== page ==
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§§ 1, 2, 3. A religious person is not perfect by his profession.

§§ 4, 5, 6, 7. Whether, and how far, ignorance of the true end of religion will excuse.

§§ 8, 9. The danger of those that knowing, will not pursue internal ways of recollection, which are the true end of a religious state; and much more of those that discountenance it.

§§ 10, 11, 12. Vain pretences of those that discountenance internal prayer, &c.

§ 13. A Description of an external and an internal monk out of Hesychius.


1. Our obligation, therefore, to tend to perfect internal purity and simplicity being so great and so indispensable, what account, think we, will some religious persons be able to give to Almighty God for their miserable deficiency in this so essential a condition?

2. Religion is by all acknowledged for a state of perfection, not that by the mere taking a religious profession or habit a person is thereby more perfect than he was before, but because by renouncing those distractive impediments which are in the world he puts himself into a condition in which he not only may far more easily aspire to the perfection of divine love, but moreover, by assuming such a state, he obliges himself to employ all those advantages which he finds in religion, as means to approach nearer to this perfection daily, more than if he had continued in the world he either could or was obliged. Which if he do not, he will be so far from enjoying any privilege in God’s sight by the perfection of his state, as that he will be accountable to God so much the more for his ingratitude and negligence in making use of such advantages and talents given him.

3. St. Paulinus excellently illustrates this truth by this similitude. He compares the world to a dry, scorched, and barren wilderness, and celestial happiness to a most delicious paradise, divided from this desert by a deep and tempestuous river, which must necessarily be passed by swimming. The securest way to pass over this river is by quitting one’s clothes; but few there are that have the courage to expose themselves to the injuries of the weather for a while, and therefore adventure over clothes and all; and of them, God knows, a world miscarry by the way. Some few others (such are religious persons), seeing this danger, take a good resolution to divest themselves of their clothes, and to make themselves lighter and nimbler by casting away all impediments, how dear soever to flesh and blood. But yet, this being done, it remains that they should labour, naked as they are, with swimming, to pass the river. But this they neglect to do, or take so little pains or strive so negligently 162against the waves and stream, that all they do comes to nothing, they are in as much danger and as far from paradise as they were before. And whereas they glorify themselves because they are naked; that will rather aggravate their folly and make their negligence far more culpable, in that, having so great an advantage, they would not take a little pains to do that for which they cast off their clothes.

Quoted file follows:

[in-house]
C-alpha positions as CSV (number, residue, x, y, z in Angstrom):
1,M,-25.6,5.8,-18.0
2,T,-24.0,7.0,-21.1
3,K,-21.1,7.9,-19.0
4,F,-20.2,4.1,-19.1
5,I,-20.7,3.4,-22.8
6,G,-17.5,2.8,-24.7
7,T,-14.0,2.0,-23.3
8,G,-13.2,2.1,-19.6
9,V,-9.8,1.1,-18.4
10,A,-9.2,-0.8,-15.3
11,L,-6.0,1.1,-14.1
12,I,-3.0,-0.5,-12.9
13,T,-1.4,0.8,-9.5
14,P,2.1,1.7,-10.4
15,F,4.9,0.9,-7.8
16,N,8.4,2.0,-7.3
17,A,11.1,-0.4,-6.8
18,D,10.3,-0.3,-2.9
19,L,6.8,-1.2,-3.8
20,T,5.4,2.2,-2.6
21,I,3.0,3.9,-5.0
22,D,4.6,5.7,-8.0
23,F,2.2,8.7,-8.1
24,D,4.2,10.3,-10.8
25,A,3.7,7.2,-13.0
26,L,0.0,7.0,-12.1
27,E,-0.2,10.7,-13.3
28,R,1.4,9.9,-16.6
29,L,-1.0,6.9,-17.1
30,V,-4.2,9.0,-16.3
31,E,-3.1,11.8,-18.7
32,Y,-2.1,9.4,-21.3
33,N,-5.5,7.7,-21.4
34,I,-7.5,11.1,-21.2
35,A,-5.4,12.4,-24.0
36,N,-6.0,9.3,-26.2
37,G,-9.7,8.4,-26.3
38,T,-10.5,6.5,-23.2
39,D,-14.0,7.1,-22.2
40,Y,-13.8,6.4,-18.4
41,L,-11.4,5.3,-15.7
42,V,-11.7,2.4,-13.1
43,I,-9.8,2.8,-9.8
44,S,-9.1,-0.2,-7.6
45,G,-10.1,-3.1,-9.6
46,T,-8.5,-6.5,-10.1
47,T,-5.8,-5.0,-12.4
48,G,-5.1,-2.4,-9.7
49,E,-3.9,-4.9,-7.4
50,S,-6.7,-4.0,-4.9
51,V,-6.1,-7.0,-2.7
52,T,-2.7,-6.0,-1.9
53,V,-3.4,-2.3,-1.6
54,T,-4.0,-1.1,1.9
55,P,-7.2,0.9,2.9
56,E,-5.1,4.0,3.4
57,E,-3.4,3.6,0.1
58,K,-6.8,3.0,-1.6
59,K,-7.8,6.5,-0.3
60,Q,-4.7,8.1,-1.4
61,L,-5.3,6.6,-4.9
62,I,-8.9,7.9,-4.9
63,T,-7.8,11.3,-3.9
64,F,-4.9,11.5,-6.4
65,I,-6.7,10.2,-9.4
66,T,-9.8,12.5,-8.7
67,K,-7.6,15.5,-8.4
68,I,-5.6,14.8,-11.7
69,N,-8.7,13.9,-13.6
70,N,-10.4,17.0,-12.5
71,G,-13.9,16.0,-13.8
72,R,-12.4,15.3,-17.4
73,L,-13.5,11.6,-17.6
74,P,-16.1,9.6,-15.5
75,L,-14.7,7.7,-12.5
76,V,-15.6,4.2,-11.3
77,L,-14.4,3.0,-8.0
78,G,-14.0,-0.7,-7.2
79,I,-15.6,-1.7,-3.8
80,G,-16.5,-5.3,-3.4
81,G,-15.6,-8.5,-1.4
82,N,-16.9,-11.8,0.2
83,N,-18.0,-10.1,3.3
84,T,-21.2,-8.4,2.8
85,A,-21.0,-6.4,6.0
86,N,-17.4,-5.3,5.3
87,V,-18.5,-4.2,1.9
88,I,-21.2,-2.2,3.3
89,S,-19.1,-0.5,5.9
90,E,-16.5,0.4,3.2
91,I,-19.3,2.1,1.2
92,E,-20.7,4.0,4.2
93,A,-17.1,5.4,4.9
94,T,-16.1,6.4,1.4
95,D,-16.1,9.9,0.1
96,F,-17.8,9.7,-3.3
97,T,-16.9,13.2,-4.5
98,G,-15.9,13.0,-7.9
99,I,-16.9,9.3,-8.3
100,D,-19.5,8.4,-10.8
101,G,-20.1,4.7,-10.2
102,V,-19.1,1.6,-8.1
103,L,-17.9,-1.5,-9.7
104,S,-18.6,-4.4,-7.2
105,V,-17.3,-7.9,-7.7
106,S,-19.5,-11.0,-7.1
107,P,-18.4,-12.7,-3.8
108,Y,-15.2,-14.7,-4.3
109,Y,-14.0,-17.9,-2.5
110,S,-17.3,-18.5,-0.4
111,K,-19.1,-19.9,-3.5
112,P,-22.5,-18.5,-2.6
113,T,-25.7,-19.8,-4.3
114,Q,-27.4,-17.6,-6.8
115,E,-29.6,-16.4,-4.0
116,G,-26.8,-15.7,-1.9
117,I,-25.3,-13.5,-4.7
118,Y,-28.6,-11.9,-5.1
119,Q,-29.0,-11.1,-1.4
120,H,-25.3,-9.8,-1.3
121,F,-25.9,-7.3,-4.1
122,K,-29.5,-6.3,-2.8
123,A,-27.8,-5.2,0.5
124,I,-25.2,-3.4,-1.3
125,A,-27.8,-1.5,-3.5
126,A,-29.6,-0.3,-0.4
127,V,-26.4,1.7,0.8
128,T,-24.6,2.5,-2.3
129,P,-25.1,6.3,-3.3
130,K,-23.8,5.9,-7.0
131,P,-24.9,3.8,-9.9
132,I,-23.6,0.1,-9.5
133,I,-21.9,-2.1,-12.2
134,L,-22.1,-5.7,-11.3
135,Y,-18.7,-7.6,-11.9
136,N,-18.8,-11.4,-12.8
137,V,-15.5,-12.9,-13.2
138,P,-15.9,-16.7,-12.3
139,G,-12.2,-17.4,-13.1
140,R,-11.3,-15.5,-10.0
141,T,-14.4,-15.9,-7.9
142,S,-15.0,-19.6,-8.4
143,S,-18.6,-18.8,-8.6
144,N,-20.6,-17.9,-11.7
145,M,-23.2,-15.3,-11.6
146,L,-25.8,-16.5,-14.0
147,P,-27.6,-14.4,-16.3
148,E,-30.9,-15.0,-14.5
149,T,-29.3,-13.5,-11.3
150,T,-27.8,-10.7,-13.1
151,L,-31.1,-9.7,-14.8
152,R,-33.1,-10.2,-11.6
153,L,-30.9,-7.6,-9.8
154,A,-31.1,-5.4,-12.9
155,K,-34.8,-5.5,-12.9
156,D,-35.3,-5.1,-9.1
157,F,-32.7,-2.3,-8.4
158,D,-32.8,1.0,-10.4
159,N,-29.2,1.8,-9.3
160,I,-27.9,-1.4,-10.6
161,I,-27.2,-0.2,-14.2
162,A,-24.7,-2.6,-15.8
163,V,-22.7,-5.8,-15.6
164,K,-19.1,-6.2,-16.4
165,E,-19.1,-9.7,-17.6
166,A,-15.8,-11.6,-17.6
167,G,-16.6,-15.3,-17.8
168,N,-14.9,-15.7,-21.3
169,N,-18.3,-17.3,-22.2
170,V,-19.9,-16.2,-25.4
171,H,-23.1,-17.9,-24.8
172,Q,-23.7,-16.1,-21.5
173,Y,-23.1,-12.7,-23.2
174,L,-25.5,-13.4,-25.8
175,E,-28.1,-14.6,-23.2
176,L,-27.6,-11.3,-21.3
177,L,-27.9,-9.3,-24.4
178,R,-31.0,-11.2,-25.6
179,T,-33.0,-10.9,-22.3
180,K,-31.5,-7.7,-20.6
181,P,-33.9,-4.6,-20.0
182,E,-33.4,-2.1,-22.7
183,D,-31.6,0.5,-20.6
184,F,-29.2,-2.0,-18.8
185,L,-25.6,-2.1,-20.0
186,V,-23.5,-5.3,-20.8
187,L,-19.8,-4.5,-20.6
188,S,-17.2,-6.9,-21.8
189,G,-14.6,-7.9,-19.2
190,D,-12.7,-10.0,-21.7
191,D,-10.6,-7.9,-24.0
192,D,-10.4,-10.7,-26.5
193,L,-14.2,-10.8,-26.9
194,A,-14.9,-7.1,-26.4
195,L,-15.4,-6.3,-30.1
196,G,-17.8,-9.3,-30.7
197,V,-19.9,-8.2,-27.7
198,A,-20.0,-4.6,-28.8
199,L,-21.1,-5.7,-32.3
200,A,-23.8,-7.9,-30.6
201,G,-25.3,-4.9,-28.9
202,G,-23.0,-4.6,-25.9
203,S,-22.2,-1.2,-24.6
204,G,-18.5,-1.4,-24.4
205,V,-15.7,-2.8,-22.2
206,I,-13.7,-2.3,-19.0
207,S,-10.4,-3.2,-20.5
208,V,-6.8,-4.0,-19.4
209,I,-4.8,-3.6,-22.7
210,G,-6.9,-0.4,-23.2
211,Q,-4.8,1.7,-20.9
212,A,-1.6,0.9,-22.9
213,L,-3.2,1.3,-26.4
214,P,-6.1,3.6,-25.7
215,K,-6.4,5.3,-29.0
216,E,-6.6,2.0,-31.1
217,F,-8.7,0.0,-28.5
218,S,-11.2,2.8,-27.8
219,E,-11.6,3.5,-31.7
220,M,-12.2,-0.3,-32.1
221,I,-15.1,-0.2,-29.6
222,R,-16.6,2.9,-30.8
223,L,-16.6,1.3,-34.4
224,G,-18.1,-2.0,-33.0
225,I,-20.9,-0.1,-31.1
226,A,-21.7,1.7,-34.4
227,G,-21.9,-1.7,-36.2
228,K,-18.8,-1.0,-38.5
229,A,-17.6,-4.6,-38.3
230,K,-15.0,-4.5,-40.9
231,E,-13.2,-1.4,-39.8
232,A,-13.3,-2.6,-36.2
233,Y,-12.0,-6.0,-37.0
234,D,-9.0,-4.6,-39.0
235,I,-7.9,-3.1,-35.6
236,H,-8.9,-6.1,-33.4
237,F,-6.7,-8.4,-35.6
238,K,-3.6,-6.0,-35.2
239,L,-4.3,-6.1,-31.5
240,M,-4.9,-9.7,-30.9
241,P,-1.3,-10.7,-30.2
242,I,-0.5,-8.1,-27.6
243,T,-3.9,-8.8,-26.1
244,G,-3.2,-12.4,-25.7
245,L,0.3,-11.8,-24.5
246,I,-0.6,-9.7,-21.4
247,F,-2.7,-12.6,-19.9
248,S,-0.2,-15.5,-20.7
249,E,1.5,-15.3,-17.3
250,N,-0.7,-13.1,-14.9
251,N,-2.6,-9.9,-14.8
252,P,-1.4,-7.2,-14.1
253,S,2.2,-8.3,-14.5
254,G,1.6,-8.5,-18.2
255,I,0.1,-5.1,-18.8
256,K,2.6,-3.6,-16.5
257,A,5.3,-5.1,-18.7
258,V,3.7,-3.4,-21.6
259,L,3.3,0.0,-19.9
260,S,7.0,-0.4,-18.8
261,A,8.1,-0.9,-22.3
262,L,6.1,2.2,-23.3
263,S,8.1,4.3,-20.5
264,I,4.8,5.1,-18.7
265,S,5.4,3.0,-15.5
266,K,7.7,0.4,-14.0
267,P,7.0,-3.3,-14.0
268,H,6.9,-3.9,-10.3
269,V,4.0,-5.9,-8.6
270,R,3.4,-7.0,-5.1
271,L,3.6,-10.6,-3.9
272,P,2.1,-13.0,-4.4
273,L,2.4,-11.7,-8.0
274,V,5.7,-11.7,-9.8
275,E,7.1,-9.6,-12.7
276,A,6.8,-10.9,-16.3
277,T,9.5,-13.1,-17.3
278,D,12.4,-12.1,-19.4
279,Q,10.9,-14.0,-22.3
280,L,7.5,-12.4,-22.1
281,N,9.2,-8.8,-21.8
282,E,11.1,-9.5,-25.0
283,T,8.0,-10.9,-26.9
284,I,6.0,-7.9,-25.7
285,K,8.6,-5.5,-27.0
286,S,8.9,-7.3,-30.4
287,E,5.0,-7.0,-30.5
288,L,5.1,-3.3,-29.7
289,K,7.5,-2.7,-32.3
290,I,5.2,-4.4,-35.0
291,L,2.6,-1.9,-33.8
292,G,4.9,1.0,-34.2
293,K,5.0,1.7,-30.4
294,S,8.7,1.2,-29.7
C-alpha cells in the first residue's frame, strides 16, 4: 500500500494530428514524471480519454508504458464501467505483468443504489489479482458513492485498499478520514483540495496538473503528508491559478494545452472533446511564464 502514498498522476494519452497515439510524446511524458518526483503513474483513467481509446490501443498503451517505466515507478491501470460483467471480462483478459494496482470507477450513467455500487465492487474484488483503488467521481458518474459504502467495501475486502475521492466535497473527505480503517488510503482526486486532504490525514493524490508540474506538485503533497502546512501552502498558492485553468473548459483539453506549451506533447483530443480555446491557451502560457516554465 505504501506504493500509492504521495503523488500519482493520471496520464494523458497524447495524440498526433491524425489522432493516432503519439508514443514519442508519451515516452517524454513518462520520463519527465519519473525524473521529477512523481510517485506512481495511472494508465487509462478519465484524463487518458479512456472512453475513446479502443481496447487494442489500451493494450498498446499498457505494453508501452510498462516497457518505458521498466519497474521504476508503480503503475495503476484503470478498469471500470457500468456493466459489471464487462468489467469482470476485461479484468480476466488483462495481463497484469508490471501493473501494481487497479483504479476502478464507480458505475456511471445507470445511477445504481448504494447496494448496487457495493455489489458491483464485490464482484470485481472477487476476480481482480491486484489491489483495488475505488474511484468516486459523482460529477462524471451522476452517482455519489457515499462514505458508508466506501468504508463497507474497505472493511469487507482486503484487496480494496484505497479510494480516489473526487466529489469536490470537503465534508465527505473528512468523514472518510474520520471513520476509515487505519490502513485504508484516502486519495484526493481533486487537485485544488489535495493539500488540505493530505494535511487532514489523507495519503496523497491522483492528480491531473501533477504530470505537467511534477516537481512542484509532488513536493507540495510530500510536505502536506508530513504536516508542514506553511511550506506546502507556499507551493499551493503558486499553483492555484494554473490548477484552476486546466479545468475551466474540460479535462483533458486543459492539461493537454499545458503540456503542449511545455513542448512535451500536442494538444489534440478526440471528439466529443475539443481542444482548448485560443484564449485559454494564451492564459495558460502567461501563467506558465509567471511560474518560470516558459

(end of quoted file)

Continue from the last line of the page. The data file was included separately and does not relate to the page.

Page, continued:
4. Now the impediments either much delaying or quite hindering many souls that live in religion, and are naturally apt enough for the exercises of a contemplative life, from complying with this most necessary obligation, are partly in the understanding and partly in the will. Concerning this latter, which is self-love, a settled affection to creatures, negligence, &c., much hath already been said and more will hereafter be added. But concerning the other impediment seated in the understanding, which is ignorance of the true way leading to that perfection which is the proper end of a religious contemplative life, I will here take into consideration whether and how far such ignorance may excuse a religious person that does not aspire to that perfection to which his state obliges him.

5. For the clearing of this doubt we may observe that there may in this case be a twofold ignorance. 1. An ignorance in gross that there is any such obligation. 2. On supposition that a soul is informed that she hath such an obligation, an ignorance of the means and ways proper and necessary for the acquiring of this perfection, which in the present case are Mortification and (principally) internal Prayer.